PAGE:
- directly applicable law, such as transforming EU regulations into UK law,
- all national laws previously enacted on the basis of EU law remain unchanged for the time being,
- the parts of EU primary law that individuals can invoke in court will also be adopted. In addition, when interpreting EU law that has been adopted, courts can continue to use the primary law valid at the time of exit,
- all previous decisions of the European Court of Justice are treated as precedents like those of the Supreme Court as well
- The creation of a statutory authorization to change the previous law after leaving the EU.
The last point in particular is controversial as it allows ministers to amend or remove laws without the prior consent of Parliament. This possibility in the British system is based on a decree of Henry VIII from the year 1539, which allows the executive branch to exercise legislative functions by ordinance. The UK Government believes that this is necessary in order to amend the large number of laws based on EU law in detail. The EU Charter of Fundamental Rights is expressly not to be adopted .
The draft law was introduced on July 13, 2017 under the name European Union (Withdrawal) Bill . On December 13, 2017, the House of Commons voted with 309 (including 11 Conservatives) to 305 votes for an amendment that obliges the government to have the agreement on the EU exit through a legislative process in parliament. On January 17, 2018, the House of Commons approved the law in its final reading with 324 to 295 votes.
In the House of Lords, the Lords approved 15 amendments. Among other things, the withdrawal date should be deleted from the law and the Charter of Fundamental Rights should be retained. In addition, a motion that the United Kingdom's membership of the European Economic Area should be retained after leaving the EU also received a majority. However, the House of Commons rejected 14 of the 15 amendments. The bill finally passed both houses of parliament on June 20, 2018, and received royal approval on June 26. It should come into force after the UK leaves the EU.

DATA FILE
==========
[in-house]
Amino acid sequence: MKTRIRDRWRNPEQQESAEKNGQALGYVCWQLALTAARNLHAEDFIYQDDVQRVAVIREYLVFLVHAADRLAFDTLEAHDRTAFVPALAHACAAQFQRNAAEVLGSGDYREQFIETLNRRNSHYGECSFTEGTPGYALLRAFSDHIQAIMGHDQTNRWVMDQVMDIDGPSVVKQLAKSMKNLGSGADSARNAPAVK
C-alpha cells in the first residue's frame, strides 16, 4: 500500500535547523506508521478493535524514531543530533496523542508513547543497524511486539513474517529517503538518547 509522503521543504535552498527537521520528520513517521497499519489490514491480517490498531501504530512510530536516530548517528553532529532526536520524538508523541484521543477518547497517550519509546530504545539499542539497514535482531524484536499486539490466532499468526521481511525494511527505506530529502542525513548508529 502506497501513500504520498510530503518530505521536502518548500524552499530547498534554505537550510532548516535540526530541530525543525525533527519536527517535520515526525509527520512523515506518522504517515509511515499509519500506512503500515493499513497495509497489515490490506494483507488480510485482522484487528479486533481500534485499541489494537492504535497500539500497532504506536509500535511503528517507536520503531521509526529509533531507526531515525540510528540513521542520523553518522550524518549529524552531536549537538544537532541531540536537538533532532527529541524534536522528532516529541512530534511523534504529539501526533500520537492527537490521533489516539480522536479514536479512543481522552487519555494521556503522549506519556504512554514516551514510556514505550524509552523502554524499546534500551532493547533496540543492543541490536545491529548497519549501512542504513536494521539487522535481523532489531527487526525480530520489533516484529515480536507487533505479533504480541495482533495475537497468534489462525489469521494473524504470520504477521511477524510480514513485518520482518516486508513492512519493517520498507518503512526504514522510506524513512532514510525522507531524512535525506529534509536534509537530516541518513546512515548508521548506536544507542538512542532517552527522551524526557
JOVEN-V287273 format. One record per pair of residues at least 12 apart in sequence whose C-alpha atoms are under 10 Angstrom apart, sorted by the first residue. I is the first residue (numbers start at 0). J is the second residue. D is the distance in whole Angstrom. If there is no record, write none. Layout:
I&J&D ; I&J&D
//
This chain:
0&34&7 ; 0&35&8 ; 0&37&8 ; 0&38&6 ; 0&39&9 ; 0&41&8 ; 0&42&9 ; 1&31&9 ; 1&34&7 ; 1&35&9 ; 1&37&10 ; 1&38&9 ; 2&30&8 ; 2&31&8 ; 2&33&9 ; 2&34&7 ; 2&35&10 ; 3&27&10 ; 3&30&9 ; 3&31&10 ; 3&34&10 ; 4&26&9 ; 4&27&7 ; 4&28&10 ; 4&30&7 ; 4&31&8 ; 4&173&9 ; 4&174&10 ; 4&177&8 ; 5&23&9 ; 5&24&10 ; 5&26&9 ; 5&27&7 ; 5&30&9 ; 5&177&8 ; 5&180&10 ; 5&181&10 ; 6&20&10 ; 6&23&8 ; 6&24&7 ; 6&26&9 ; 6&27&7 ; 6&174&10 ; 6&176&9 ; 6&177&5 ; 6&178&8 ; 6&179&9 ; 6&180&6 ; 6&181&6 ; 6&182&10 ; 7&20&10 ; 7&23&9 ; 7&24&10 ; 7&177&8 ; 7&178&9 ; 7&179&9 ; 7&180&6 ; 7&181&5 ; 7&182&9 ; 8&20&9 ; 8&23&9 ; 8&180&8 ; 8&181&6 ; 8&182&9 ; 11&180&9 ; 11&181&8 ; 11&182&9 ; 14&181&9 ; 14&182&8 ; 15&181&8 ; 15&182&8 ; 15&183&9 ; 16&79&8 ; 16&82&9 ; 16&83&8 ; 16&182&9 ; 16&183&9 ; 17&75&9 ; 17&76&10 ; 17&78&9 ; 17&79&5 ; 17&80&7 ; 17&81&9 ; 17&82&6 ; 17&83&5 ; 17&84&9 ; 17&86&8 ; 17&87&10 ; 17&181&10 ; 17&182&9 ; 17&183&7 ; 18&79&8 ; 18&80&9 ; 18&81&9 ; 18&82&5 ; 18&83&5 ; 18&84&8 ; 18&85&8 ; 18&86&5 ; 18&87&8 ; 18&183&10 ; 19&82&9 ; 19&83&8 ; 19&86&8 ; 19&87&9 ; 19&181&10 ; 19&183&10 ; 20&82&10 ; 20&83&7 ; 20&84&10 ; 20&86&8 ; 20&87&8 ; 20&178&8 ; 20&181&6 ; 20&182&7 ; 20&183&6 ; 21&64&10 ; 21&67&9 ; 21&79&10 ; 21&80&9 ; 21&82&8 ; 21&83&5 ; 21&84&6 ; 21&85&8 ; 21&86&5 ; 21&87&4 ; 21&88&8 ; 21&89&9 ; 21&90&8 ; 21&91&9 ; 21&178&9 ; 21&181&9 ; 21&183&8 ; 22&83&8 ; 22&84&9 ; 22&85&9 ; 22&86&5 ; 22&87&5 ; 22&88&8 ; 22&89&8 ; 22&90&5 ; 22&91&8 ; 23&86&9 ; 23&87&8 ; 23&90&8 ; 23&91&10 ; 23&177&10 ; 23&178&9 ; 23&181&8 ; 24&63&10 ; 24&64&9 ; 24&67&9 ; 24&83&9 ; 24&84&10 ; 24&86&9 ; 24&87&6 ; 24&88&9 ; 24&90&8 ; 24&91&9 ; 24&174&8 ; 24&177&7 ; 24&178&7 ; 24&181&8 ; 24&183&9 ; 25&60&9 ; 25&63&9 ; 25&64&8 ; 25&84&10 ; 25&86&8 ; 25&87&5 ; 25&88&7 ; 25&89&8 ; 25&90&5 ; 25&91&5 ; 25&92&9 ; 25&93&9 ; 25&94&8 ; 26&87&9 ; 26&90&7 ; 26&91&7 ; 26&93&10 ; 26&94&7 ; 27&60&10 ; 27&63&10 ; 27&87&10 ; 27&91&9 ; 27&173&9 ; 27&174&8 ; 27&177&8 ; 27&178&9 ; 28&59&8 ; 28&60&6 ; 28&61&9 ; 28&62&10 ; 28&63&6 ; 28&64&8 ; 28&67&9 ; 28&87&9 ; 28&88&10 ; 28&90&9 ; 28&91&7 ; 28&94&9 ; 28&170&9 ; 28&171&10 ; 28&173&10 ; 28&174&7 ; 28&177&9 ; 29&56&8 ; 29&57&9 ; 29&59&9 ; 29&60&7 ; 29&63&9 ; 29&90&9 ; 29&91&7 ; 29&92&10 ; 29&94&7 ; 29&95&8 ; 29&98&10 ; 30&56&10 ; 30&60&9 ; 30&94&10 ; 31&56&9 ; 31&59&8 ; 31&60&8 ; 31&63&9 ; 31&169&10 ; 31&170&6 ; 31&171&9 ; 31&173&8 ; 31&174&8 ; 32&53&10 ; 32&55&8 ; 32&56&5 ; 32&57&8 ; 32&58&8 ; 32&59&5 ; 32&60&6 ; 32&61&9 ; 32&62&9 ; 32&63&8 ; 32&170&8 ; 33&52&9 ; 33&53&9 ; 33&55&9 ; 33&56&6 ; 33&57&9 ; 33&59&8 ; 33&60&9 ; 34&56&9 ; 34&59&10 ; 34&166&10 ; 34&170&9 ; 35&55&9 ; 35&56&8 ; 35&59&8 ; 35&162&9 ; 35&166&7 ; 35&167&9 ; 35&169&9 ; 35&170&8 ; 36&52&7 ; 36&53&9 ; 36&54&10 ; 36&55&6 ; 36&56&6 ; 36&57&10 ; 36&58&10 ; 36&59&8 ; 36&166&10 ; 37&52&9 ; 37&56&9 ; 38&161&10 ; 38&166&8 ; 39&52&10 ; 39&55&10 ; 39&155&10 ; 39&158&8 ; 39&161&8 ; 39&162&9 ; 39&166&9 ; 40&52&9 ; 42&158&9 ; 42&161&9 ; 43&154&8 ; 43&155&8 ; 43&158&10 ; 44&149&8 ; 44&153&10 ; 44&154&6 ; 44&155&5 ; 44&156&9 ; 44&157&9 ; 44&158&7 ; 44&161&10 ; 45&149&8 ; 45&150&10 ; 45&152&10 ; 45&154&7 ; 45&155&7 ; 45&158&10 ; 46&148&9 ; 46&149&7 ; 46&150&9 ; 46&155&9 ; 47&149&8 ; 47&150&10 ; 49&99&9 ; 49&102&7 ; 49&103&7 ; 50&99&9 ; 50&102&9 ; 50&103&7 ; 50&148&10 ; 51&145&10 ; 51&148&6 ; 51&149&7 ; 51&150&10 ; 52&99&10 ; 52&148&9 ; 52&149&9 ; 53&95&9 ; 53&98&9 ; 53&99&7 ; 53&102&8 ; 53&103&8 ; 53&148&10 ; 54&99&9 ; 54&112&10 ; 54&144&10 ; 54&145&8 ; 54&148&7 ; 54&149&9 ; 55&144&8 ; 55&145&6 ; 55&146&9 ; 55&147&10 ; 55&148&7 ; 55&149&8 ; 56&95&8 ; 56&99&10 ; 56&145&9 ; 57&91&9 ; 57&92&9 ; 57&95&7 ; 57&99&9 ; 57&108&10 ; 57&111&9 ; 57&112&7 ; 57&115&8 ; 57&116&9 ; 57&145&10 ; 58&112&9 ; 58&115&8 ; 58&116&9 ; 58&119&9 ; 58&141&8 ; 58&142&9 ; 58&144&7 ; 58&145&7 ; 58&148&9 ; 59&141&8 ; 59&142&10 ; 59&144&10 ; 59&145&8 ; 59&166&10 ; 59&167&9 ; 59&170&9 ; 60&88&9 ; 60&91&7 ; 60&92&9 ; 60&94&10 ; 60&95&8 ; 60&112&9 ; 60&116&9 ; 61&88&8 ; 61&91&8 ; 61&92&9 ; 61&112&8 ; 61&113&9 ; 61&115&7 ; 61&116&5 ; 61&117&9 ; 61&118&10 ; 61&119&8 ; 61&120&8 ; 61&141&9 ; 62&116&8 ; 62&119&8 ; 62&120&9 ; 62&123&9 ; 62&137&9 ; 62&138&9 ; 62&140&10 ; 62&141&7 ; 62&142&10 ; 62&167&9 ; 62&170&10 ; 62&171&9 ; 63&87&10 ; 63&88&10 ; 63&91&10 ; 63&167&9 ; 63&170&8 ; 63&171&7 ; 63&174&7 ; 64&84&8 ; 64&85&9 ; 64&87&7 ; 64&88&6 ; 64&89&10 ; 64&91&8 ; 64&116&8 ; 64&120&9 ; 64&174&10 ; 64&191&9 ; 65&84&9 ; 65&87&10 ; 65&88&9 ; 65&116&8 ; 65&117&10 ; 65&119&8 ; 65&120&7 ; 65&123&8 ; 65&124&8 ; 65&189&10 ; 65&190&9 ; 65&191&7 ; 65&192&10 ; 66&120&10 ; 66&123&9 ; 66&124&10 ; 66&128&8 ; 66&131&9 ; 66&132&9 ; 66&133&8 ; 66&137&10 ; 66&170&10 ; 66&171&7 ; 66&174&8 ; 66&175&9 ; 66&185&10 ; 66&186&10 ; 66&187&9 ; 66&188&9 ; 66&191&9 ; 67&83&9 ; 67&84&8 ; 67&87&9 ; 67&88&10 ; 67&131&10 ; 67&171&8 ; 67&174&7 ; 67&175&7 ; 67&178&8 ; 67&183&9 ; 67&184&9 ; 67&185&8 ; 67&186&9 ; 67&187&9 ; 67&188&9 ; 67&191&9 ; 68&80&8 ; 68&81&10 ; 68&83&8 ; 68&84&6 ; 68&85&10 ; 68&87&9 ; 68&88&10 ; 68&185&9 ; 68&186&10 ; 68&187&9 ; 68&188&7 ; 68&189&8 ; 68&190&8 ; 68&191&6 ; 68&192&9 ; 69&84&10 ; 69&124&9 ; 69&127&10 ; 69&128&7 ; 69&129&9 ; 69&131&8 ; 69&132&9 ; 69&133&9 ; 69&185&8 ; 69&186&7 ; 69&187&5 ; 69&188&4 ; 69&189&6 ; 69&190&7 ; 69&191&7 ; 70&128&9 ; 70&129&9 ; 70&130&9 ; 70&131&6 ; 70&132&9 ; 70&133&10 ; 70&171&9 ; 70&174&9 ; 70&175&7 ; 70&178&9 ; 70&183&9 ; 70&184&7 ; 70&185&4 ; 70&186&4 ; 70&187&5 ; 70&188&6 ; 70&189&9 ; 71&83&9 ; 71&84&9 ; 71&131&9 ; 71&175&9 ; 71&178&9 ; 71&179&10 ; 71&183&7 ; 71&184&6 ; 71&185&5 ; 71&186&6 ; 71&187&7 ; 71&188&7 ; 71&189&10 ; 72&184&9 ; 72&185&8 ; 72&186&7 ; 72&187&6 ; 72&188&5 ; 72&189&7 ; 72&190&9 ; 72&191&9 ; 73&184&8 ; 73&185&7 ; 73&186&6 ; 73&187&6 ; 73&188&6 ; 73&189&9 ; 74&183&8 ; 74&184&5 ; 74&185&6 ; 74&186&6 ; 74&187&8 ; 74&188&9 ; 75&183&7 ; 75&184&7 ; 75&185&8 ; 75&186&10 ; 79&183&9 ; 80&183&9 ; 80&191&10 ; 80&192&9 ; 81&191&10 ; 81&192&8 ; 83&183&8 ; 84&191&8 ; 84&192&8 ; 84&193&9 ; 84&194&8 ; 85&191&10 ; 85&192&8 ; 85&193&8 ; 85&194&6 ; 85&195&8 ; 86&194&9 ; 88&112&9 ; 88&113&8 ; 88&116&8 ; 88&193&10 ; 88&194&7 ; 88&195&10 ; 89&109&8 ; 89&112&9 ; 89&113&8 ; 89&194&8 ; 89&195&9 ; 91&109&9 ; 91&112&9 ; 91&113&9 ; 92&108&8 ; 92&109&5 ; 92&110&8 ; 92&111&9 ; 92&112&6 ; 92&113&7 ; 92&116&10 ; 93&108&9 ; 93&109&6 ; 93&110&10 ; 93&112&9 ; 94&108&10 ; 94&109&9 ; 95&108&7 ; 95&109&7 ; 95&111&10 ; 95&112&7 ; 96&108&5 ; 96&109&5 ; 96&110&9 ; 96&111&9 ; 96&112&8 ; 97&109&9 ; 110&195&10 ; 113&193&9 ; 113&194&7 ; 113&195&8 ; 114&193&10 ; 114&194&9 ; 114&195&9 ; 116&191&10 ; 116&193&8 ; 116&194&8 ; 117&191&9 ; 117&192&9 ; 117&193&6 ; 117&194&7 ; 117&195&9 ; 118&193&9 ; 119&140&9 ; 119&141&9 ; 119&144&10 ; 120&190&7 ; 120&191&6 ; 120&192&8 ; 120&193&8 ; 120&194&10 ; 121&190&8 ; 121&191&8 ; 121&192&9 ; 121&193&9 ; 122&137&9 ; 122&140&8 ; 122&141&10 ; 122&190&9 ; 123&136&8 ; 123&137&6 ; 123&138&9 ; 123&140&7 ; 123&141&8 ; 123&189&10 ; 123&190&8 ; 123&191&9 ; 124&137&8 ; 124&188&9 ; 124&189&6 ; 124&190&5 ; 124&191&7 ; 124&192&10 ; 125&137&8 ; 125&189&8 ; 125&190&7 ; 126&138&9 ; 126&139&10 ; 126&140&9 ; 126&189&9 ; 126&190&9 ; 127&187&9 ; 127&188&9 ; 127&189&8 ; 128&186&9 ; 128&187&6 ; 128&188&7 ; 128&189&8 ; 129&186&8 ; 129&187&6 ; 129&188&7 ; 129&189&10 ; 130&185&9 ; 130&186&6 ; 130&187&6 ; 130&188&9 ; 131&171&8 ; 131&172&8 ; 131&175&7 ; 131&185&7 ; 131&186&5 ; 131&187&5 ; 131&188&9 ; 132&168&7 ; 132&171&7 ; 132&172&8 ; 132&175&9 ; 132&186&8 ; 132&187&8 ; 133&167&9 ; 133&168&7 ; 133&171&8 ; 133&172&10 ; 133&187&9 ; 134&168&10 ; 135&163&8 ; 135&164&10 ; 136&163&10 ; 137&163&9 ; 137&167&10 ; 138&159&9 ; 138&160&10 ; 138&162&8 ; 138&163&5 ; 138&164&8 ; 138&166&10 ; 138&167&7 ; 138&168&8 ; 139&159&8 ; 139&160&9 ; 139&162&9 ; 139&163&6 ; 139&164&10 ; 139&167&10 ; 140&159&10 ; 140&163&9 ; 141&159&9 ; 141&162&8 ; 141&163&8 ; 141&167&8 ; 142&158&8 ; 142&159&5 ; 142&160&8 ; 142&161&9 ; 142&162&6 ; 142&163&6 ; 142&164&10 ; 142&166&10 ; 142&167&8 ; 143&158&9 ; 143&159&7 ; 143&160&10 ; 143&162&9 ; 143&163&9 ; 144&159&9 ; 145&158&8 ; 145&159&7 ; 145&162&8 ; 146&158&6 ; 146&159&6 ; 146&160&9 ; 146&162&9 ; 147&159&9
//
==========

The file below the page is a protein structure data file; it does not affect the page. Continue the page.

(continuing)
Dispute over the border between the Republic of Ireland and Northern Ireland
The island of Ireland has been politically divided since 1921 : While Northern Ireland remained in the United Kingdom, the Republic of Ireland first became a dominion within the Commonwealth and in 1949 a sovereign state . However, there have been no regular border controls for passengers between Ireland and Northern Ireland and the rest of the United Kingdom due to the Common Travel Area since 1921 . There are no goods controls at the border, as both countries belong to the European single market created in 1993 . Nonetheless, during the Northern Ireland conflict, military checkpoints were set up at many border crossings and most non-guarded crossings were closed.
In 1998 Ireland, the United Kingdom and the leading political parties in Northern Ireland signed the so-called Good Friday Agreement . This largely ended the civil war-like conflict in Northern Ireland, in which over 3,500 people were killed in about 30 years. The agreement confirmed the status quo with the possibility that the Northern Irish could freely choose to unite with the Republic of Ireland in the future. Although the Good Friday Agreement makes no reference to the border or controls, border controls between Ireland and Northern Ireland have subsequently been reduced. Citizens of the Republic of Ireland on the one hand and the United Kingdom on the other hand can (with minimal identity checks within a "common travel territory" English "Common Travel Area" move) in the British Isles.
Theresa May and Enda Kenny , Acting Prime Ministers of the Republic of Ireland, expressed their confidence in October 2016 that these practices would be maintained. In order to prevent illegal migration across the open Northern Irish border into the United Kingdom after Brexit, the Irish government approved a British plan in October 2016 that the British border guards would in a sense be extended to Ireland. i.e. Irish border guards prevent illegal entry at Irish ports and airports. This would prevent a new border from being created between Northern Ireland and Great Britain , the largest of the British Isles .
During the negotiations on the Brexit Treaty, both the EU and the United Kingdom emphasized that after Brexit the border between the two parts of the island should remain without goods controls (customs controls), although the Republic of Ireland as a member of the EU is part of the EU customs union However, the United Kingdom will no longer be part of the customs union after the Brexit process is complete. There will then be an external EU border between the Republic of Ireland and Northern Ireland, at which goods controls are required according to EU rules, unless a customs-neutral trade agreement is concluded.